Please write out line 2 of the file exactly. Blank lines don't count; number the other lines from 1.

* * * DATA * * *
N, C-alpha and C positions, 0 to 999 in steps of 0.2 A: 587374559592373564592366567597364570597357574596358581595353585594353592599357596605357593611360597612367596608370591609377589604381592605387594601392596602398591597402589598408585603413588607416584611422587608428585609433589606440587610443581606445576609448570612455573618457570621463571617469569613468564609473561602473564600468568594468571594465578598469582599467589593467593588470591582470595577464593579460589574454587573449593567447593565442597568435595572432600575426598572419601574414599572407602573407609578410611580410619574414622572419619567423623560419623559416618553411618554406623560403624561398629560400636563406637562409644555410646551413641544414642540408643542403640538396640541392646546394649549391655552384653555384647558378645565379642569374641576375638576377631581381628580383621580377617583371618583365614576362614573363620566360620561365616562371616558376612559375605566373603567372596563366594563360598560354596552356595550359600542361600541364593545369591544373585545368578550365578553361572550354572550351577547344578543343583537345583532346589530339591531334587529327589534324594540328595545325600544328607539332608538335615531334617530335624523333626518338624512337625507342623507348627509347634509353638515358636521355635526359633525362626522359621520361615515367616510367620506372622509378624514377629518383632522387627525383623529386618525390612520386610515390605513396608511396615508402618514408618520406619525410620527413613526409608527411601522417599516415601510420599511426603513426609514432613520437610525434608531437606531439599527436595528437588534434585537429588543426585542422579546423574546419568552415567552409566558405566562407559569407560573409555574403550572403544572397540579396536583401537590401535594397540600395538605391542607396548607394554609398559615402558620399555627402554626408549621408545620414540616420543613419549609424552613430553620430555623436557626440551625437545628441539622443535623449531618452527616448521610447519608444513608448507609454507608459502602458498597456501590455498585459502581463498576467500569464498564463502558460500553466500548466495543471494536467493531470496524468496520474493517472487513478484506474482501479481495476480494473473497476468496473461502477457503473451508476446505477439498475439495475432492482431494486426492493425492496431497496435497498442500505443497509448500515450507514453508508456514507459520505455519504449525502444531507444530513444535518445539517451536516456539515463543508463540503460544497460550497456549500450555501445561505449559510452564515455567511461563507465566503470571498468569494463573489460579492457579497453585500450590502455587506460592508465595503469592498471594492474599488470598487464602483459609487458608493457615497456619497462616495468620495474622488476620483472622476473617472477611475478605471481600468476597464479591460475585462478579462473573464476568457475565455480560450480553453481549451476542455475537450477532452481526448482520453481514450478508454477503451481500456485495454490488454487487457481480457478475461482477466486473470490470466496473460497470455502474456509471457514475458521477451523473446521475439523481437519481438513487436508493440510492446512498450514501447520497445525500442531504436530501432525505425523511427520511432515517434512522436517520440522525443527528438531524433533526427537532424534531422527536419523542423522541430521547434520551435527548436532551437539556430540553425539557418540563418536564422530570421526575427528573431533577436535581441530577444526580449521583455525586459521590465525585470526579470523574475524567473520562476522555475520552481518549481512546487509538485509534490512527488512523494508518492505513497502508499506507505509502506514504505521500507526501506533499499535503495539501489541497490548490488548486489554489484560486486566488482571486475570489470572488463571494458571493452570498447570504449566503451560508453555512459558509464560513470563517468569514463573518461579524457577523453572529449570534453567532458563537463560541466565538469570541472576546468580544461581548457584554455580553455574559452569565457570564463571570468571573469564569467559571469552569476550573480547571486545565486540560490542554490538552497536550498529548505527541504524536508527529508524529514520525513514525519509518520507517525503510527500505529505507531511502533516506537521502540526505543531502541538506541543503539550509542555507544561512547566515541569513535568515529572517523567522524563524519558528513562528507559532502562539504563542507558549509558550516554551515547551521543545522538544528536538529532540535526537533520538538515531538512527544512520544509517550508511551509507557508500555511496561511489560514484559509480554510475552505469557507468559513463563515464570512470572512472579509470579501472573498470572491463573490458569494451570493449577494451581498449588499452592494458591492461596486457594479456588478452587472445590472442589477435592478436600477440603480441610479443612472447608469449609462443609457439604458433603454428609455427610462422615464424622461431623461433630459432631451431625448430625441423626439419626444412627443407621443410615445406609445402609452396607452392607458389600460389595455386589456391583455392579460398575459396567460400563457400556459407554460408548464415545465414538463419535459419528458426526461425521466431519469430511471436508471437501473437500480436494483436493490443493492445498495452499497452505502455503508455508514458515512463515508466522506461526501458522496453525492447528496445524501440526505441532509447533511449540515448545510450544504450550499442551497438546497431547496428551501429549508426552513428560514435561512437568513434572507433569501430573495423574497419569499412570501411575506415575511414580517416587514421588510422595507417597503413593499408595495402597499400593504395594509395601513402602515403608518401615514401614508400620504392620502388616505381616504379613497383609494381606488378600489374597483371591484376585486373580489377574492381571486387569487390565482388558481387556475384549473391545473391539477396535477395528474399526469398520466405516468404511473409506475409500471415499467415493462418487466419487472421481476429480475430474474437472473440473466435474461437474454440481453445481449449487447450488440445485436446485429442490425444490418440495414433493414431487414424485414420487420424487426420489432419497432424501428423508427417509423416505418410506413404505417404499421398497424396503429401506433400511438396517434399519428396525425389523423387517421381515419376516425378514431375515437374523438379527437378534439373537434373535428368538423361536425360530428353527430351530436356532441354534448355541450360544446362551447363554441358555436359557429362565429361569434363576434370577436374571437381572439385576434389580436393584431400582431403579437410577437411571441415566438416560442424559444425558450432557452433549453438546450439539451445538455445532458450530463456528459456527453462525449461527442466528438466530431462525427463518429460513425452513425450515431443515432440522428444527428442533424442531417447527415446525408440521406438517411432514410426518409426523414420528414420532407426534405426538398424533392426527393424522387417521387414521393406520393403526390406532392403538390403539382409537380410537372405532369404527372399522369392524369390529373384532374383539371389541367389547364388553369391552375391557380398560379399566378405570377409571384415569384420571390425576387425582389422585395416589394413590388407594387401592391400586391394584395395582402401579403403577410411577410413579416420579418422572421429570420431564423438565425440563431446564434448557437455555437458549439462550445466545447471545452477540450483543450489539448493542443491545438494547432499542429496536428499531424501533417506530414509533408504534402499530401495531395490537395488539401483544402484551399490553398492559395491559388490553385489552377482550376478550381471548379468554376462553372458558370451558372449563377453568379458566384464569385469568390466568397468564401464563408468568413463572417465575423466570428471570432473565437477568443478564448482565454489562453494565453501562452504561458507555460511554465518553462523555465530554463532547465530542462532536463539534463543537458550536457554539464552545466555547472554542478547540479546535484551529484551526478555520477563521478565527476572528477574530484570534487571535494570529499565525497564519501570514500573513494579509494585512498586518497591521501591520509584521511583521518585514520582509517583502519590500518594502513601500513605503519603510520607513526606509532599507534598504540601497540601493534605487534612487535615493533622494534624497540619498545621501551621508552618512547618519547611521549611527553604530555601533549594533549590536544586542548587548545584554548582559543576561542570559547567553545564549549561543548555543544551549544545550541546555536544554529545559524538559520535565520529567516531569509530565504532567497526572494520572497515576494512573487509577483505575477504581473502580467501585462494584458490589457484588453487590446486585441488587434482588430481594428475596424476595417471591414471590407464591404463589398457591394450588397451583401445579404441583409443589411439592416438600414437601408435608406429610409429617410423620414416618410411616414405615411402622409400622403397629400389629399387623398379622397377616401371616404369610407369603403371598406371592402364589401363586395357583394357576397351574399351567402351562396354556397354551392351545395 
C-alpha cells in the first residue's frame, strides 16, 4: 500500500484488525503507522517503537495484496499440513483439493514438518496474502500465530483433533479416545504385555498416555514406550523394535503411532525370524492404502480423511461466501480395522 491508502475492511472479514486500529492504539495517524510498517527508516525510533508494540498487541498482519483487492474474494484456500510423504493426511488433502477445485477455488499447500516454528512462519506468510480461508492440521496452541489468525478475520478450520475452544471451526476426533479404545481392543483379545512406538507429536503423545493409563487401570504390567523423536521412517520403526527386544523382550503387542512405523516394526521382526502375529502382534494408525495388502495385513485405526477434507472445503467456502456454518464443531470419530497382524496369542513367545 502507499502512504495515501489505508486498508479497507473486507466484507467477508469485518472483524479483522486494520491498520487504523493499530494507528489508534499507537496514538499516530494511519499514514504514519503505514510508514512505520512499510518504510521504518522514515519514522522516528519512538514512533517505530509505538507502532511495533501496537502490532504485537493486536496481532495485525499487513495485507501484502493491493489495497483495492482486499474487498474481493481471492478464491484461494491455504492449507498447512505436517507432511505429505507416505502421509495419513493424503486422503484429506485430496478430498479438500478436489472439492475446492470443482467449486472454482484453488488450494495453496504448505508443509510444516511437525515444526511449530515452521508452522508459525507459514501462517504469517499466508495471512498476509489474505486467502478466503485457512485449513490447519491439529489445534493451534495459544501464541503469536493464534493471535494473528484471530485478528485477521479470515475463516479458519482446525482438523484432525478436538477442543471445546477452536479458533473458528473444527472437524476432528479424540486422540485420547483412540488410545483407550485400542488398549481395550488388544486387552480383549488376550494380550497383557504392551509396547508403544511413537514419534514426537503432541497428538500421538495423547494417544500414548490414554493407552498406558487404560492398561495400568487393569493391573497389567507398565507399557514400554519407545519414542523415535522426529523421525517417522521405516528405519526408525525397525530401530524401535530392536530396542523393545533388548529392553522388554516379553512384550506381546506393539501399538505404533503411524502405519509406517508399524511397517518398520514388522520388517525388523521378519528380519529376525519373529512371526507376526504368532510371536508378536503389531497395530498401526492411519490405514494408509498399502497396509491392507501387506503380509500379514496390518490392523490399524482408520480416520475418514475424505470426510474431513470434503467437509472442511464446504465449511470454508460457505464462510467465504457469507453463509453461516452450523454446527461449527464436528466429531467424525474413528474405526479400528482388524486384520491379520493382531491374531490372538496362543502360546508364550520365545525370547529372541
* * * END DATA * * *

C-alpha cells in the first residue's frame, strides 16, 4: 500500500484488525503507522517503537495484496499440513483439493514438518496474502500465530483433533479416545504385555498416555514406550523394535503411532525370524492404502480423511461466501480395522 491508502475492511472479514486500529492504539495517524510498517527508516525510533508494540498487541498482519483487492474474494484456500510423504493426511488433502477445485477455488499447500516454528512462519506468510480461508492440521496452541489468525478475520478450520475452544471451526476426533479404545481392543483379545512406538507429536503423545493409563487401570504390567523423536521412517520403526527386544523382550503387542512405523516394526521382526502375529502382534494408525495388502495385513485405526477434507472445503467456502456454518464443531470419530497382524496369542513367545 502507499502512504495515501489505508486498508479497507473486507466484507467477508469485518472483524479483522486494520491498520487504523493499530494507528489508534499507537496514538499516530494511519499514514504514519503505514510508514512505520512499510518504510521504518522514515519514522522516528519512538514512533517505530509505538507502532511495533501496537502490532504485537493486536496481532495485525499487513495485507501484502493491493489495497483495492482486499474487498474481493481471492478464491484461494491455504492449507498447512505436517507432511505429505507416505502421509495419513493424503486422503484429506485430496478430498479438500478436489472439492475446492470443482467449486472454482484453488488450494495453496504448505508443509510444516511437525515444526511449530515452521508452522508459525507459514501462517504469517499466508495471512498476509489474505486467502478466503485457512485449513490447519491439529489445534493451534495459544501464541503469536493464534493471535494473528484471530485478528485477521479470515475463516479458519482446525482438523484432525478436538477442543471445546477452536479458533473458528473444527472437524476432528479424540486422540485420547483412540488410545483407550485400542488398549481395550488388544486387552480383549488376550494380550497383557504392551509396547508403544511413537514419534514426537503432541497428538500421538495423547494417544500414548490414554493407552498406558487404560492398561495400568487393569493391573497389567507398565507399557514400554519407545519414542523415535522426529523421525517417522521405516528405519526408525525397525530401530524401535530392536530396542523393545533388548529392553522388554516379553512384550506381546506393539501399538505404533503411524502405519509406517508399524511397517518398520514388522520388517525388523521378519528380519529376525519373529512371526507376526504368532510371536508378536503389531497395530498401526492411519490405514494408509498399502497396509491392507501387506503380509500379514496390518490392523490399524482408520480416520475418514475424505470426510474431513470434503467437509472442511464446504465449511470454508460457505464462510467465504457469507453463509453461516452450523454446527461449527464436528466429531467424525474413528474405526479400528482388524486384520491379520493382531491374531490372538496362543502360546508364550520365545525370547529372541